The provisions currently set out in the National Statement for research to which only minors consent do not fit AOD research very well. In particular:
• 6.2.3.b. NS 4.2.9 (b) says that HREC may approve research to which only the minor (of possible vulnerability due to immaturity) consents, provided the research is no more than low risk. Given the legal risks, a great deal of AOD research could not be considered as no more than low risk, even if the actual data collection methods themselves are only of negligible risk. If we want this sort of research (eg research involving younger drug users, perhaps under 15) to be able to be approved, this may need to be changed.
• 6.2.3.b. NS 4.2.9(d)(ii) adds the condition that it would be contrary to the best interests of the young person to seek consent from parents. In AOD research, this would not be the main reason for not seeking parental consent. This condition envisages, for example, an abusive parent. In AOD research, although this may be the case on occasion, the main concern is that if parental consent is required, young people will either not agree to participate, or will not give accurate responses, because they do not want their parents to know about their use of alcohol or drugs. The concern is primarily privacy, not safety. This could perhaps be included under the rubric of “best interests”, but it would be very helpful to have clear guidance on whether this is an acceptable reason to not seek parental consent. The reasoning would be that important research might not be able to go ahead if parental consent is required.

Section Six – 6.2.3: 

See response in section 6.2.2 above.

Section Six – 6.3: 

See response in Section 6 above. Risk to dependants, insofar as it is caused by legal risk to participants in AOD research, should be addressed. Otherwise, this sort of risk is best addressed more generally in terms of risks to third parties in research. This can happen in almost any field of research.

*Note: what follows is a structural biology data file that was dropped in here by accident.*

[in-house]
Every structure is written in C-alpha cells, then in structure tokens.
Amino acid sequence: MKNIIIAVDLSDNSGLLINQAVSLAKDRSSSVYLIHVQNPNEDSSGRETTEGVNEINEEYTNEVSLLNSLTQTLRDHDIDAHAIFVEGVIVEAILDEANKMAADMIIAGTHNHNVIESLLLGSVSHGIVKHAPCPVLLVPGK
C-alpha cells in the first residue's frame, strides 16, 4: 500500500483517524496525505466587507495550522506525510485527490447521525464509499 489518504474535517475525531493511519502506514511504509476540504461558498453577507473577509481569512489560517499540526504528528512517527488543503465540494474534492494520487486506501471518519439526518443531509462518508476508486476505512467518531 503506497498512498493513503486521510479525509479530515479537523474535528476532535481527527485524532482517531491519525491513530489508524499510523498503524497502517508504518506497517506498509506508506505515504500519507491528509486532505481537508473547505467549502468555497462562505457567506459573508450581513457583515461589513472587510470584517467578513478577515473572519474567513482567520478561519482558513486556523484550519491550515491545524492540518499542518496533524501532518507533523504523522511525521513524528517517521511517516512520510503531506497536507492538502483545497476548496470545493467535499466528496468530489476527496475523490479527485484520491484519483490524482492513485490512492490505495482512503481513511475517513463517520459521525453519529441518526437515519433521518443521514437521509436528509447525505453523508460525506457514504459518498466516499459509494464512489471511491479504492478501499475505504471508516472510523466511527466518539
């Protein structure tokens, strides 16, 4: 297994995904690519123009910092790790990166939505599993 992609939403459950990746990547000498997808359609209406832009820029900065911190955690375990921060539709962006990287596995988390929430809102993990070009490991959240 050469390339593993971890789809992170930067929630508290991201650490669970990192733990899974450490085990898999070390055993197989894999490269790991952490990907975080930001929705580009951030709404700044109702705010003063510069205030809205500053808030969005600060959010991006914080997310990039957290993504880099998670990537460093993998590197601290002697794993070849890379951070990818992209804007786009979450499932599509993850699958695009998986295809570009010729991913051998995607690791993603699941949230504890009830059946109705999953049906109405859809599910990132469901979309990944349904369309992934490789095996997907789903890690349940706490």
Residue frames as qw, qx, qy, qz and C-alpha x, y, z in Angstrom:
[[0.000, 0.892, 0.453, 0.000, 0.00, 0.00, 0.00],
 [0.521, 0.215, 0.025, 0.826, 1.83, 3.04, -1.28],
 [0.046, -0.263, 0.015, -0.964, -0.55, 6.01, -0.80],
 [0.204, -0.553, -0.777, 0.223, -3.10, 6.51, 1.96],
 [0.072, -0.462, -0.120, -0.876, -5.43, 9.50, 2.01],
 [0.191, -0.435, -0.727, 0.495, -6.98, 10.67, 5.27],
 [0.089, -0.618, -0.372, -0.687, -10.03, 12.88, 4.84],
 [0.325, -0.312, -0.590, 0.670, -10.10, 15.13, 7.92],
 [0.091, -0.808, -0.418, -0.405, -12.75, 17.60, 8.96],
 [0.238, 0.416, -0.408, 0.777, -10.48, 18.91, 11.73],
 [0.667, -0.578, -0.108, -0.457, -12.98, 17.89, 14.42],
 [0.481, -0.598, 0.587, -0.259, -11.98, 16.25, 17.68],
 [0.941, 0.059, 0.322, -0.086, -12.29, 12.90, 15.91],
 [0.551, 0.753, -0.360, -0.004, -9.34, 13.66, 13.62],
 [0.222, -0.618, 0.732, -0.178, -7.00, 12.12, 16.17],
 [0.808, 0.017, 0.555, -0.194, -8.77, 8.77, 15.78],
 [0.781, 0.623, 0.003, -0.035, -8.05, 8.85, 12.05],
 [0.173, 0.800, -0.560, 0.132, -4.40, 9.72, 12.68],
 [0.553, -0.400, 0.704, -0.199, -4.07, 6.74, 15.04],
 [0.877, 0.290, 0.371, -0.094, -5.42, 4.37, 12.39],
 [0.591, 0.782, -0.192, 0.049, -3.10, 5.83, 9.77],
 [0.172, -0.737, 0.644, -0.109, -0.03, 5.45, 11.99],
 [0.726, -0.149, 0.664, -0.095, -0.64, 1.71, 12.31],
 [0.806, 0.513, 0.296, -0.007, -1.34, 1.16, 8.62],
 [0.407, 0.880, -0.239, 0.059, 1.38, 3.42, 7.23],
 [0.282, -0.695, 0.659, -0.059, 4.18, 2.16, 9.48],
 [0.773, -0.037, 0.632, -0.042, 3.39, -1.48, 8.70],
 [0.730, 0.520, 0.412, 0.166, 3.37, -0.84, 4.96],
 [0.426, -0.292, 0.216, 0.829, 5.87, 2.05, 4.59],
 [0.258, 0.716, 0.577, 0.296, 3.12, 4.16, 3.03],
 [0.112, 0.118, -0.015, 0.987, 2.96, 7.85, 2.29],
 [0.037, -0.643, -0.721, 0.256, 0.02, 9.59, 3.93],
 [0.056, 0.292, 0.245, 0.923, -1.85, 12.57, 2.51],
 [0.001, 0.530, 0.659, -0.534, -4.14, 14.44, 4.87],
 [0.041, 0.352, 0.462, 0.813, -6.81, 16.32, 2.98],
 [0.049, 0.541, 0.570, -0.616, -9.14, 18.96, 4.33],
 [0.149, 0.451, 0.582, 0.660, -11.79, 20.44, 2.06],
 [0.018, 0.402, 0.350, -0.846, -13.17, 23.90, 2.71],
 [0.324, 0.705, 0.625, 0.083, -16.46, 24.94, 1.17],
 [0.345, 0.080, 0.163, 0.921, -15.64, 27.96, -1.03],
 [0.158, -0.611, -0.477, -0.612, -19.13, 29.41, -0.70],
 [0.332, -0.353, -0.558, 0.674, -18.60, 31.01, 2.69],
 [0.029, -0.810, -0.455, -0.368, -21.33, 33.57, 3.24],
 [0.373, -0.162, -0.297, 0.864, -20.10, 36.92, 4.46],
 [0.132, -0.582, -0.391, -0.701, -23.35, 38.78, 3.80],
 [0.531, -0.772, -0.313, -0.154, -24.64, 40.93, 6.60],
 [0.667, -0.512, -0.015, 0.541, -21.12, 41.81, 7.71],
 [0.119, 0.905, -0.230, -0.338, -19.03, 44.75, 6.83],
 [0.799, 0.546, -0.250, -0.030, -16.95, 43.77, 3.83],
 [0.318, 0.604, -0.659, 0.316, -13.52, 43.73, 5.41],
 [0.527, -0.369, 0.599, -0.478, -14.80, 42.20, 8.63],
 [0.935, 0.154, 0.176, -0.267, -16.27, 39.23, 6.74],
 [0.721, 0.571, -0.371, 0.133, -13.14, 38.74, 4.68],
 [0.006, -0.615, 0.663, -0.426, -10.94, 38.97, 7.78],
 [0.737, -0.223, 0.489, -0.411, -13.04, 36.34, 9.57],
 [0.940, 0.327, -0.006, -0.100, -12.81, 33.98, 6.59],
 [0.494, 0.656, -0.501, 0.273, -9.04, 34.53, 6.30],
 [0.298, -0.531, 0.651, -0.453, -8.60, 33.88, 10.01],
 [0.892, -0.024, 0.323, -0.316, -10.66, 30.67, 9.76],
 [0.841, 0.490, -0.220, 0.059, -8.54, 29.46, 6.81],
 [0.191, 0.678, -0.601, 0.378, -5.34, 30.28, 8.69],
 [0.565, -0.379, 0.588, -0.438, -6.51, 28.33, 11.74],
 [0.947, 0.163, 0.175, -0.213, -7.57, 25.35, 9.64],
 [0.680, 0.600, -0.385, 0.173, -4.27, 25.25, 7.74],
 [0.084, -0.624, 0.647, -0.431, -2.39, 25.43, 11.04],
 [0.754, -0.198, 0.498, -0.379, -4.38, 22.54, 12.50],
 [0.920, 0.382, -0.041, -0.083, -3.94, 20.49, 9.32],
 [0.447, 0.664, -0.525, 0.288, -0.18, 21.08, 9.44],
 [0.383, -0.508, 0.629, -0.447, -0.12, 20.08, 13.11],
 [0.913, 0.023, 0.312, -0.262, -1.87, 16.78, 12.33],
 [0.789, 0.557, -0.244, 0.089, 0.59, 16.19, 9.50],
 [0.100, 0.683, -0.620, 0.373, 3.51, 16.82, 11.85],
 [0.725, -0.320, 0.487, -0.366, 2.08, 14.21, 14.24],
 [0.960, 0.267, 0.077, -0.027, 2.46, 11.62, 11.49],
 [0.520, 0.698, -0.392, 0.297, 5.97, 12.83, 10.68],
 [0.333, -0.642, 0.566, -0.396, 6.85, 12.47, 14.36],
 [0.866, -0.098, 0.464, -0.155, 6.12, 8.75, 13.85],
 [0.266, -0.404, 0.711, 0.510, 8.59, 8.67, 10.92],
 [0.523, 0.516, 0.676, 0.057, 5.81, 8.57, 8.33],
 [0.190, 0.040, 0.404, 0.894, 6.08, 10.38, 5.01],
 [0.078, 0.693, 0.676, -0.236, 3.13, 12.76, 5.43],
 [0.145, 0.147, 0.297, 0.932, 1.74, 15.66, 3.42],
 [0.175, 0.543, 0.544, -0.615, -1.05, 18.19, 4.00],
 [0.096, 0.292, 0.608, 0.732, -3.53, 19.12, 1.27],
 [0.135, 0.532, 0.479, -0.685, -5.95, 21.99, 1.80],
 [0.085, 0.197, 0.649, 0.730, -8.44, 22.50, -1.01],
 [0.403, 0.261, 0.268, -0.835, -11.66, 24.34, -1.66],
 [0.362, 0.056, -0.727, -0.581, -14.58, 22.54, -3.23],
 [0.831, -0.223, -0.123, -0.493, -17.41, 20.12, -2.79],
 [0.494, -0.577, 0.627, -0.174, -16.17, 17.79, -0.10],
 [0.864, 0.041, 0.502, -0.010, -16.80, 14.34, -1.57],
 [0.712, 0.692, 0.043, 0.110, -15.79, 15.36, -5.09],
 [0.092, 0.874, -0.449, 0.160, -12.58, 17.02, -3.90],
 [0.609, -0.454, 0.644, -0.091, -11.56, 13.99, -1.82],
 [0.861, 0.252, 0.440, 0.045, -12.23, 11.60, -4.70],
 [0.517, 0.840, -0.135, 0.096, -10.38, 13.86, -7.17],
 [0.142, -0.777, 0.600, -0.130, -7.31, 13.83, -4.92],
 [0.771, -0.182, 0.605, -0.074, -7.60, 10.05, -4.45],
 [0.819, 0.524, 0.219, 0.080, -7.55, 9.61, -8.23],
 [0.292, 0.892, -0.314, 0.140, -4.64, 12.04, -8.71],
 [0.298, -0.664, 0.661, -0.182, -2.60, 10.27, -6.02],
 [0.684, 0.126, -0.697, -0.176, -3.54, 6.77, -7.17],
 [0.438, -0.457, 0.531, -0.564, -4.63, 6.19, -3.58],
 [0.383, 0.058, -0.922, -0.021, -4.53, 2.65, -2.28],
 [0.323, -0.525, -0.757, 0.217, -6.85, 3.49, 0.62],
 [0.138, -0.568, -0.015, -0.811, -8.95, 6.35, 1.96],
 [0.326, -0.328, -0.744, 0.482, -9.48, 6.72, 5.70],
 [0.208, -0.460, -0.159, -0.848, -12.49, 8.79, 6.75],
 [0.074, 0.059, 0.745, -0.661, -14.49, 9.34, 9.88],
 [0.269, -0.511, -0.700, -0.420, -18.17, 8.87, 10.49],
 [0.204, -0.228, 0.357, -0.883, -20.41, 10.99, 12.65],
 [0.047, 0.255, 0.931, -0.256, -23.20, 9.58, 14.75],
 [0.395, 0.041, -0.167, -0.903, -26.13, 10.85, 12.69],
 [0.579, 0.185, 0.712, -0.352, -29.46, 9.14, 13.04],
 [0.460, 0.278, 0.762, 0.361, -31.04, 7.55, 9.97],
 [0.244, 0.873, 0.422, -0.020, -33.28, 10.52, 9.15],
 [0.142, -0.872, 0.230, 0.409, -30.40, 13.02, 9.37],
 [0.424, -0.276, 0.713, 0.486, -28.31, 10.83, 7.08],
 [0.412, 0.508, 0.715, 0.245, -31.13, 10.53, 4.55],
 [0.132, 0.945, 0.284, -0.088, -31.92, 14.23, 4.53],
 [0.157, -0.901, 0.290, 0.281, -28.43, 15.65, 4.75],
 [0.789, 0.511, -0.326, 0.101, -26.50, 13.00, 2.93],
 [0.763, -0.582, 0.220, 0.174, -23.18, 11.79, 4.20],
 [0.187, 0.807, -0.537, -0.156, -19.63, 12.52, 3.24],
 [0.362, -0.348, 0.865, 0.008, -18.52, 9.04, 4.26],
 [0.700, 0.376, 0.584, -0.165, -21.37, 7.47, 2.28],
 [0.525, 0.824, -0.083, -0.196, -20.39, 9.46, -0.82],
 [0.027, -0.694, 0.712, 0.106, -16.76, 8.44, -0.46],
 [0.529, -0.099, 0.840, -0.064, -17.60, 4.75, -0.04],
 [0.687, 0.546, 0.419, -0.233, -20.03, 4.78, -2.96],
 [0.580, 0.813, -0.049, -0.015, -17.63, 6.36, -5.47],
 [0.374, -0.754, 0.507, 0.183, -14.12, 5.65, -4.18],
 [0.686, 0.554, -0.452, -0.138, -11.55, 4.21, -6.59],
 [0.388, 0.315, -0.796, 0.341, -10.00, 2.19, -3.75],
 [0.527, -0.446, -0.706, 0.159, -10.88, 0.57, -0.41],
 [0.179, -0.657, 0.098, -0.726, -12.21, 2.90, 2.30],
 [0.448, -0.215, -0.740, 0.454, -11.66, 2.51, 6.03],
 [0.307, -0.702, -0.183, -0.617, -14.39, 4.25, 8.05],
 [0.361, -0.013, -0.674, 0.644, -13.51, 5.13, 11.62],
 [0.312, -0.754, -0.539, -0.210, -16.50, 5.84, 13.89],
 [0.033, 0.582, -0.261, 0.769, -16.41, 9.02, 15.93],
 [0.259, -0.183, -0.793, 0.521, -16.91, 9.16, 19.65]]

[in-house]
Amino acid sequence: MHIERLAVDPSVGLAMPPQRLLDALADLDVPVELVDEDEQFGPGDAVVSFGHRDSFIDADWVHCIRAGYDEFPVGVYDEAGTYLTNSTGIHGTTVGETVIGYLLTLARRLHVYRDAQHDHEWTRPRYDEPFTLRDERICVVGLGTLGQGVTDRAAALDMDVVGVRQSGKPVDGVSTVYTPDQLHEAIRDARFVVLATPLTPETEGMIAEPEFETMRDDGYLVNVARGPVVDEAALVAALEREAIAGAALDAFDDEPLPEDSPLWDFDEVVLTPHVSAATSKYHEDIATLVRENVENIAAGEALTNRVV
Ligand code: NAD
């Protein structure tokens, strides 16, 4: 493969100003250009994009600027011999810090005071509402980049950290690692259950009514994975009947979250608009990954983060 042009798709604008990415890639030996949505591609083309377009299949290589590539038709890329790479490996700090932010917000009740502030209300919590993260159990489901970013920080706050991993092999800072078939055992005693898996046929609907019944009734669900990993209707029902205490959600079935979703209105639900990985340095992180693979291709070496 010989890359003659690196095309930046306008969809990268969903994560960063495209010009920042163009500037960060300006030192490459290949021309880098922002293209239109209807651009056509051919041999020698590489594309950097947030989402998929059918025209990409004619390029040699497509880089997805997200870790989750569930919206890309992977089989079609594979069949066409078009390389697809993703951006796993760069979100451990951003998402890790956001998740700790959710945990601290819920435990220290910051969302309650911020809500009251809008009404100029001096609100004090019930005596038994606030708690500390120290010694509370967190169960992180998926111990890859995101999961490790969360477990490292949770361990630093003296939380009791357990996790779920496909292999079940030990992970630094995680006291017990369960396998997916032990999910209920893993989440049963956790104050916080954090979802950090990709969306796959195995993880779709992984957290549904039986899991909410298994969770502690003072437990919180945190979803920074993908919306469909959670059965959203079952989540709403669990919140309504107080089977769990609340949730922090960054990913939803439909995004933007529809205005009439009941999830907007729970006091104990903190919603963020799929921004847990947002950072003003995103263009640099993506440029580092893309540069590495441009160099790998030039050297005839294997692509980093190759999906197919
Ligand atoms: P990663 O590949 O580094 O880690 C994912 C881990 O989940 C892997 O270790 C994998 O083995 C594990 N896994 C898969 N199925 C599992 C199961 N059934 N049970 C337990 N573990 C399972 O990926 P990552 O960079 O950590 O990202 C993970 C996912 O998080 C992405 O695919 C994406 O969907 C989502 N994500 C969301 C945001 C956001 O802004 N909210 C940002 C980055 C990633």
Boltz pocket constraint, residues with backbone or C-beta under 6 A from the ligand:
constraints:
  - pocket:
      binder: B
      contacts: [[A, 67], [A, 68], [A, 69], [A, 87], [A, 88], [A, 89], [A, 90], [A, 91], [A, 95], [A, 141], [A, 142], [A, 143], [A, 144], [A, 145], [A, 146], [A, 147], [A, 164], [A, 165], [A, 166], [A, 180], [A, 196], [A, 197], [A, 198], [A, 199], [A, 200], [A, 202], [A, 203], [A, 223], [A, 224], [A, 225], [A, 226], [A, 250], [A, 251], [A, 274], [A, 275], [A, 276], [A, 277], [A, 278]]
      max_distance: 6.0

Section Six - 6.4: 

See response in Section 6 above.On-line recruitment and data collection would be better addressed more generally in other places. In particular, on-line recruitment and data-collection is a rapidly growing approach to research in many fields, and should be addressed specifically in the next iteration of the National Statement.

Section Six– 6.5: 

See response in Section 6 above. Contingency management payments form part of an intervention, not of research evaluating that intervention, and for this reason are not appropriate to be addressed in this context

Section Six – 6.6: 

Legal risk to participants is the most pressing concern in AOD research. Guidance on this is certainly required. All issues listed in 6.6.2 on p.19 would be the most appropriate areas for guidance. In the long term, legal protection for participants in AOD research may be the most effective way of dealing with this issue and allowing AOD research to proceed and produce meaningful results which will benefit users and the community. This could be achieved by granting special legal protection to researchers’ records, and even to research activities, so that participants would not be subject to legal risks of being arrested, charged, convicted because of their participation in research. Of course NHMRC cannot singlehandedly cause this to happen, but it is in a position to make policy recommendations in this regard.

Section Six - 6.7: 

Researcher safety is potentially at risk in a number of areas of research, not just AOD research. However, it is reasonable to say that there are some particular types of risks to researchers in AOD researcher which are foreseeable, and hence can be managed and minimised. So it is appropriate to give guidance on this. Guidance needs to do more than just identify what the risks might be, as 6.7 currently does. Also needed is guidance on strategies for minimising these risks without compromising the design and quality of research. HRECs are in need of guidance on the extent to which it is within their remit to reject research if they consider risks to researchers are too high, or have not been adequately minimised. In the final analysis, is this legitimately the call of researcher, or of the HREC?

Page reviewed: 26 October, 2012